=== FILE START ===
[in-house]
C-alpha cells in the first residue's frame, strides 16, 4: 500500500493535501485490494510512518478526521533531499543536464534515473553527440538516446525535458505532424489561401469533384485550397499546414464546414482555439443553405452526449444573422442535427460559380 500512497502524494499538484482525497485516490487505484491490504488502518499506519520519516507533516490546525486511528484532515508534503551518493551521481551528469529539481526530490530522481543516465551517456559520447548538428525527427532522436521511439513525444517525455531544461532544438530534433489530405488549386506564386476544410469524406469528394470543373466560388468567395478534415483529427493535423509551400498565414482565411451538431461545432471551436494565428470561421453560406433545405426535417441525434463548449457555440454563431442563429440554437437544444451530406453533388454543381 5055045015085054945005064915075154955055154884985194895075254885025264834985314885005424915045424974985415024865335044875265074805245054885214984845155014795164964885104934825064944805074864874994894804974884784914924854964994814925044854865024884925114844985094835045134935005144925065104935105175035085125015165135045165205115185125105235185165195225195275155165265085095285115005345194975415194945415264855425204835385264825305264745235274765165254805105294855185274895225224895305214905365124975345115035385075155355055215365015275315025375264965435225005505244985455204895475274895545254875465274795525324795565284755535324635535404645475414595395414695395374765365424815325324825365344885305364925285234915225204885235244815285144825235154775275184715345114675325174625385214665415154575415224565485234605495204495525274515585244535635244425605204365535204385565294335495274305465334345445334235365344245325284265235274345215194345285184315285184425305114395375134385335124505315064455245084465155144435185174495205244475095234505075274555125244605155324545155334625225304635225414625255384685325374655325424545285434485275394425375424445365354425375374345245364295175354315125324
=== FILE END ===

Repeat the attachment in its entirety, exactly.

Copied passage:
[in-house]
C-alpha cells in the first residue's frame, strides 16, 4: 500500500493535501485490494510512518478526521533531499543536464534515473553527440538516446525535458505532424489561401469533384485550397499546414464546414482555439443553405452526449444573422442535427460559380 500512497502524494499538484482525497485516490487505484491490504488502518499506519520519516507533516490546525486511528484532515508534503551518493551521481551528469529539481526530490530522481543516465551517456559520447548538428525527427532522436521511439513525444517525455531544461532544438530534433489530405488549386506564386476544410469524406469528394470543373466560388468567395478534415483529427493535423509551400498565414482565411451538431461545432471551436494565428470561421453560406433545405426535417441525434463548449457555440454563431442563429440554437437544444451530406453533388454543381 5055045015085054945005064915075154955055154884985194895075254885025264834985314885005424915045424974985415024865335044875265074805245054885214984845155014795164964885104934825064944805074864874994894804974884784914924854964994814925044854865024884925114844985094835045134935005144925065104935105175035085125015165135045165205115185125105235185165195225195275155165265085095285115005345194975415194945415264855425204835385264825305264745235274765165254805105294855185274895225224895305214905365124975345115035385075155355055215365015275315025375264965435225005505244985455204895475274895545254875465274795525324795565284755535324635535404645475414595395414695395374765365424815325324825365344885305364925285234915225204885235244815285144825235154775275184715345114675325174625385214665415154575415224565485234605495204495525274515585244535635244425605204365535204385565294335495274305465334345445334235365344245325284265235274345215194345285184315285184425305114395375134385335124505315064455245084465155144435185174495205244475095234505075274555125244605155324545155334625225304635225414625255384685325374655325424545285434485275394425375424445365354425375374345245364295175354315125324